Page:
August 4, 2009 / 11:24 AM / 11 years ago

Endangered Kashmir deer in comeback as violence dips

DACHIGAM, India (Reuters) - An endangered species of red deer found only in Kashmir has made a rapid comeback in the past year due to a decline in violence and conservation efforts, wildlife officials said on Tuesday.

Kashmiri red deers "Hangul" are seen in the Dachigam Wildlife sanctuary on the outskirts of Srinagar in this undated handout photo. The hangul, an endangered species of red deer found only in Kashmir, has made a rapid comeback in the past year due to a decline in violence and conservation efforts, wildlife officials said on August 4, 2009. REUTERS/Jammu and Kashmir Wildlife Department/Handout

The population of the hangul, also known as the Kashmir stag, is now estimated to be between 201 and 234, against 117-180 in March 2008, according to a census.

An anti-India insurgency that broke out two decades ago in the disputed Himalayan region ruined the habitat of the red deer, killed for its meat by both rebels and security forces. The deer were estimated to number around 900 when fighting first erupted.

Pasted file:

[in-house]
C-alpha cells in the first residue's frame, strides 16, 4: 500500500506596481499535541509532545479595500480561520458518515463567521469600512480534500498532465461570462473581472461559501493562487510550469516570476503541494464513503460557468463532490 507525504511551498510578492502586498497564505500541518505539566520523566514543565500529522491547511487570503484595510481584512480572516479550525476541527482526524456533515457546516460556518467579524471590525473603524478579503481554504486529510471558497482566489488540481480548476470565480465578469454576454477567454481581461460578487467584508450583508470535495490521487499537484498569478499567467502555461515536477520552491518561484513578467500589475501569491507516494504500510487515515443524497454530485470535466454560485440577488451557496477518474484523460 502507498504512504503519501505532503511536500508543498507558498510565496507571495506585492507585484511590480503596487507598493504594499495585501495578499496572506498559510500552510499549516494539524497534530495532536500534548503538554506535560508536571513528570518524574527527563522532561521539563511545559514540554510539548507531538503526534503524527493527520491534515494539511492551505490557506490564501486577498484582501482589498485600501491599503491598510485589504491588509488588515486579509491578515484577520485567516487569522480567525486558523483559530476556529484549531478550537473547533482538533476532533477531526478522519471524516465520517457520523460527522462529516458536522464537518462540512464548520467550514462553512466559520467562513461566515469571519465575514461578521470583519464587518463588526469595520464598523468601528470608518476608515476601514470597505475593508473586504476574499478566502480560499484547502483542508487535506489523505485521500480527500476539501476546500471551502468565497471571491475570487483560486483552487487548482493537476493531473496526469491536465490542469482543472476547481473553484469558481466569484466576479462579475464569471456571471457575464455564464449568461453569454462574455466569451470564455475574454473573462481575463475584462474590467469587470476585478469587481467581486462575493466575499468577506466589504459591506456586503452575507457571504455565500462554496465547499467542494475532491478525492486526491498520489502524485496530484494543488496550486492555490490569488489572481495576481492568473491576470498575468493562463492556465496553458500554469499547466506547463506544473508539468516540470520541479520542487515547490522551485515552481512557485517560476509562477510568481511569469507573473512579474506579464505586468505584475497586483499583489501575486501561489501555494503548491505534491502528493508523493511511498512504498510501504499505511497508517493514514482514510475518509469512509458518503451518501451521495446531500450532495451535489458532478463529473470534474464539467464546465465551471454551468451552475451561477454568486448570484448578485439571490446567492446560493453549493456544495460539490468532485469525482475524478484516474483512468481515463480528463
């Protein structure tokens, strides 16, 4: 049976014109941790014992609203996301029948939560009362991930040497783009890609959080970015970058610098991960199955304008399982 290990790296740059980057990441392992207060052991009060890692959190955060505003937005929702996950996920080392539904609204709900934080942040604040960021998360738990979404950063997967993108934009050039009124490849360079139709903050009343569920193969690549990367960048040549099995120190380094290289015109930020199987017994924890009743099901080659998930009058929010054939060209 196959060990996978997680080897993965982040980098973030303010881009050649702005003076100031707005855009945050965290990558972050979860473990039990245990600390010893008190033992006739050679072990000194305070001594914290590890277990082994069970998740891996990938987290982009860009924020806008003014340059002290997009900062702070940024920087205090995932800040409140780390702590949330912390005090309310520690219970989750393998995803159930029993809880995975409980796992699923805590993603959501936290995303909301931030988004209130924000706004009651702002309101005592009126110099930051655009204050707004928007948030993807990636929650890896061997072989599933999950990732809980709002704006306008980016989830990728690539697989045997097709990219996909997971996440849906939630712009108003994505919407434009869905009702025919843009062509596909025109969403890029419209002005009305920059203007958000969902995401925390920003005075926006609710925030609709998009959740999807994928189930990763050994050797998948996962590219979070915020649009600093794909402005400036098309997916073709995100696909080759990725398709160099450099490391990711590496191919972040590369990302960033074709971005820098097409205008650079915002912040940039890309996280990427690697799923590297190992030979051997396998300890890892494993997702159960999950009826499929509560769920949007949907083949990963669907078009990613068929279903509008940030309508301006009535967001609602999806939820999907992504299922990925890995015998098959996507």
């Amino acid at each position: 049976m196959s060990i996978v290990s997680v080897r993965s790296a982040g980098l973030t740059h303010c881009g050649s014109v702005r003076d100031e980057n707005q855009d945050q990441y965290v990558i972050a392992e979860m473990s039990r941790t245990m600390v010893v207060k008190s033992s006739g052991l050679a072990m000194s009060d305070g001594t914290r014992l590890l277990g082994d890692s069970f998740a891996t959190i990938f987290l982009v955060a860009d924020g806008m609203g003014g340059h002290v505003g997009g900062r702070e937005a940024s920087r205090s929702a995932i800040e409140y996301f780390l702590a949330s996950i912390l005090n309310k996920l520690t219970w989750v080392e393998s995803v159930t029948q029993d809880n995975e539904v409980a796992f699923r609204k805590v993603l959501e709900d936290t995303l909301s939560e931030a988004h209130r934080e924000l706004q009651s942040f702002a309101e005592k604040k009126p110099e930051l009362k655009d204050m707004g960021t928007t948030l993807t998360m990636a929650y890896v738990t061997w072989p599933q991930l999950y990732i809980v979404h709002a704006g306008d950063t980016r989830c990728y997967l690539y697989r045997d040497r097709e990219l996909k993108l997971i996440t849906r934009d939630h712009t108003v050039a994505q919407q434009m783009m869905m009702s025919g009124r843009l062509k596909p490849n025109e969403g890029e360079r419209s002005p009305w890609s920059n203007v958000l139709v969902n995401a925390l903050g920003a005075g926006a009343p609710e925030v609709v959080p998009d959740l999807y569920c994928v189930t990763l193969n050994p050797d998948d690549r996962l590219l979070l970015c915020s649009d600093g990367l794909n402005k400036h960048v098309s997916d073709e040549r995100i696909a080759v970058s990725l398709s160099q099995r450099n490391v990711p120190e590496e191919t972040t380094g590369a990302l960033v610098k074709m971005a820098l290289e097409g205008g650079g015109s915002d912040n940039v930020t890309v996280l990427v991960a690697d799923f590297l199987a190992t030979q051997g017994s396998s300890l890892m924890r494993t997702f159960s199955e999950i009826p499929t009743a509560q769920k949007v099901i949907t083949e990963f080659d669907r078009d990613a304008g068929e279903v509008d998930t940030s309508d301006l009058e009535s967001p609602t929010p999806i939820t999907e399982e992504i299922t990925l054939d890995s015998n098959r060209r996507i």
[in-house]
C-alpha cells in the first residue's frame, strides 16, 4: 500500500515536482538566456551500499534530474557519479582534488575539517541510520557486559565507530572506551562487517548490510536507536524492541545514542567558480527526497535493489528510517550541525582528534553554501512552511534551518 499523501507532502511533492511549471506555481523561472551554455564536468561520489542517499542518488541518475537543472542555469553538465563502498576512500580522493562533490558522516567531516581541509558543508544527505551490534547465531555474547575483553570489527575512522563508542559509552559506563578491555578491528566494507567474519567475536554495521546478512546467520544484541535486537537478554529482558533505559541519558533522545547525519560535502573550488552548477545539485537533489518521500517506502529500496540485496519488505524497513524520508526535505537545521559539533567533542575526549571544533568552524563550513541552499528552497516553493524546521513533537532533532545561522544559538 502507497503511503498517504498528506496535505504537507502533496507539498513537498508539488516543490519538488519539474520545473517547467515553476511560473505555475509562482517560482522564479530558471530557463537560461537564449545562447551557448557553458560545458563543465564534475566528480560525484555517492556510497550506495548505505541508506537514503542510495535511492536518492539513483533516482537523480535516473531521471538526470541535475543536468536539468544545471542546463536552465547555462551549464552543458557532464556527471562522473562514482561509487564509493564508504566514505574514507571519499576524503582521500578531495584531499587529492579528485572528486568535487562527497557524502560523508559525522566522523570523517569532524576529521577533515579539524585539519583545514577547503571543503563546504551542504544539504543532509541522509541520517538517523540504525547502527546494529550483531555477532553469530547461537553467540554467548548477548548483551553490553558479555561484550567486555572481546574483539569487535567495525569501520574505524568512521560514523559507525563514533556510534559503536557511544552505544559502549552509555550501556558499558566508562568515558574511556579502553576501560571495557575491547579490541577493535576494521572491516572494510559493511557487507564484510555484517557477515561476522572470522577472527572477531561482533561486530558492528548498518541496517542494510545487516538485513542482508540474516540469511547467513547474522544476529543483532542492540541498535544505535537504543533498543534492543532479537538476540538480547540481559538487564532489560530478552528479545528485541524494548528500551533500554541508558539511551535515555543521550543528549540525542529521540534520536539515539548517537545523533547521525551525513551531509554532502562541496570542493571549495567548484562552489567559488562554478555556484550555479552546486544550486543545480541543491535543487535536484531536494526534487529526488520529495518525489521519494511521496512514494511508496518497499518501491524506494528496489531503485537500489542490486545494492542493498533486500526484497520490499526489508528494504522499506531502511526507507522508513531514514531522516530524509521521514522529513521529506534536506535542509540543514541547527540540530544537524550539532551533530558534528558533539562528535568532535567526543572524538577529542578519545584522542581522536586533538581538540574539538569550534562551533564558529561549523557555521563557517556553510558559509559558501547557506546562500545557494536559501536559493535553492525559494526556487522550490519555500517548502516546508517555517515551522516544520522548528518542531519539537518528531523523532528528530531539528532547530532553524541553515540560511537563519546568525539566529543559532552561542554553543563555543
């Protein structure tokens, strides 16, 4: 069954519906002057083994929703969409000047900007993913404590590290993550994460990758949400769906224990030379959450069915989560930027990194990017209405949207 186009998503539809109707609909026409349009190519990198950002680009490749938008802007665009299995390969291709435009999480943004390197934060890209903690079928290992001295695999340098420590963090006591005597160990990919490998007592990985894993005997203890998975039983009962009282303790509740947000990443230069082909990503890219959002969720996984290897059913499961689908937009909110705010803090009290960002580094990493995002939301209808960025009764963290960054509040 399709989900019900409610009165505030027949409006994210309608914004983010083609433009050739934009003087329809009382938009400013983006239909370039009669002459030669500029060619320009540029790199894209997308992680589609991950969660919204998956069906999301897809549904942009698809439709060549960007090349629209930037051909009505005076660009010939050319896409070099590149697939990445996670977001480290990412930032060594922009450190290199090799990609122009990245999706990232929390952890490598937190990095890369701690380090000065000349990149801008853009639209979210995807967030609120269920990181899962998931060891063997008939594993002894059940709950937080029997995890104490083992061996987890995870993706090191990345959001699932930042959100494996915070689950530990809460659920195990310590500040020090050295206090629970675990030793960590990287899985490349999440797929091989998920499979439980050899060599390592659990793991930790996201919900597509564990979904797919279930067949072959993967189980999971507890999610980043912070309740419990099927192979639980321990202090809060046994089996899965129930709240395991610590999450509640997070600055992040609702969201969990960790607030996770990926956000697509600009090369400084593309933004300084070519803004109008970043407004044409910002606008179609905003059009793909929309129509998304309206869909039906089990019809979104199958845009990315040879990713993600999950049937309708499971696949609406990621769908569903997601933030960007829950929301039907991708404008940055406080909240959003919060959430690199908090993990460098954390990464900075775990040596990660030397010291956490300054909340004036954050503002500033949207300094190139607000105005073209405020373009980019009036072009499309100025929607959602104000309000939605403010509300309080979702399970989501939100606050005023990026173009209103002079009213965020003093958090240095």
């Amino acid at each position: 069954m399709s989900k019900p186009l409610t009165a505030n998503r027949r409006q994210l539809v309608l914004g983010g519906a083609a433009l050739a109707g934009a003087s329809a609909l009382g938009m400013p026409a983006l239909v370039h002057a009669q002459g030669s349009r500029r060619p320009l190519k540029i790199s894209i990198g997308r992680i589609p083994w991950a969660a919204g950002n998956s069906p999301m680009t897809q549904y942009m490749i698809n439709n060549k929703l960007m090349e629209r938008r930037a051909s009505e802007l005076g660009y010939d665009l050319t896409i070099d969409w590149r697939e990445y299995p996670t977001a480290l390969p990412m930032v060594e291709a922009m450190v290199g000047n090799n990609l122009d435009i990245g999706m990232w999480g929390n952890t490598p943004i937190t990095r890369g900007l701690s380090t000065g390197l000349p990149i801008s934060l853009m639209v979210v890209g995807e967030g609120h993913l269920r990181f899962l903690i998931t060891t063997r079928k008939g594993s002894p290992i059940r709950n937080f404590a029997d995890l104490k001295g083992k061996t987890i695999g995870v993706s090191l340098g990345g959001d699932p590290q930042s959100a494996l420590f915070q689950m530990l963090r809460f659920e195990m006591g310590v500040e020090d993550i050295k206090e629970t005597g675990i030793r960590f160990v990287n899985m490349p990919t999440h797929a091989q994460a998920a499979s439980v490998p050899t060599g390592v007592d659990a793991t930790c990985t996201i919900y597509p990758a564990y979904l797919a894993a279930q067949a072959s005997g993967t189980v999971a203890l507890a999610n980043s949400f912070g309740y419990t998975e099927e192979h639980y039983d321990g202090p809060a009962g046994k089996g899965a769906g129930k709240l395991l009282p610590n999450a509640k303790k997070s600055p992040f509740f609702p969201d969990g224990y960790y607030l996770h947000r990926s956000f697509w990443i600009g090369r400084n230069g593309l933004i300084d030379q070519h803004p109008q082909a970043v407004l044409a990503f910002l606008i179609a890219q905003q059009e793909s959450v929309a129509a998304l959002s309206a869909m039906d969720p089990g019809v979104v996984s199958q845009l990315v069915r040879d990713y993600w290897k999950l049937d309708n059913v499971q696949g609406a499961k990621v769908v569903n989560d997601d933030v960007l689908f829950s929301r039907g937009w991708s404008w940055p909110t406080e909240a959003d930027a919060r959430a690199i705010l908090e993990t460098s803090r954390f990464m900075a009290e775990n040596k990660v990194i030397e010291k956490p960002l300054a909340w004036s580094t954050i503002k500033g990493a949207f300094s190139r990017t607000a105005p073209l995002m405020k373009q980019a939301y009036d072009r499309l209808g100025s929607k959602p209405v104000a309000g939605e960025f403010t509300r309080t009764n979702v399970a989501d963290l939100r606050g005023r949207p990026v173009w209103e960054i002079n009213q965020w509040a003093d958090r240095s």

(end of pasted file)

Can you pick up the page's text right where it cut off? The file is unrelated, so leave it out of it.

Wildlife guards say poachers also killed the deer for its meat and antlers, which fetch high black market prices. Worst hit were its chief breeding ground in the upper reaches of Dachigam Sanctuary near Srinagar, the summer capital of Jammu and Kashmir.

“In the early 90s, Dachigam was a den of militants and later security forces moved into areas where the hangul used to graze, making its life hell,” said wildlife ranger Imtiyaz Ahmad Mali.

“We dared not move into these areas then. But now it is near peaceful and poaching has also stopped.”

The census has also shown improvement in the female-fawn ratio, a sign for a sustained population growth in future.

“The improvement in the situation resulted in effective implementation of conservation plans and cooperation from environmentalists and the local community,” Raashid Naqash, central Kashmir’s wildlife warden, told Reuters.

Environmentalists have long accused the state government of neglecting the region’s environment and wildlife while battling the separatist revolt and say the red deer’s survival depends primarily on political will.

“We will not let the hangul go extinct,” Omar Abdullah, the state’s chief minister told reporters last month. (Editing by Bappa Majumdar and by Ron Popeski)

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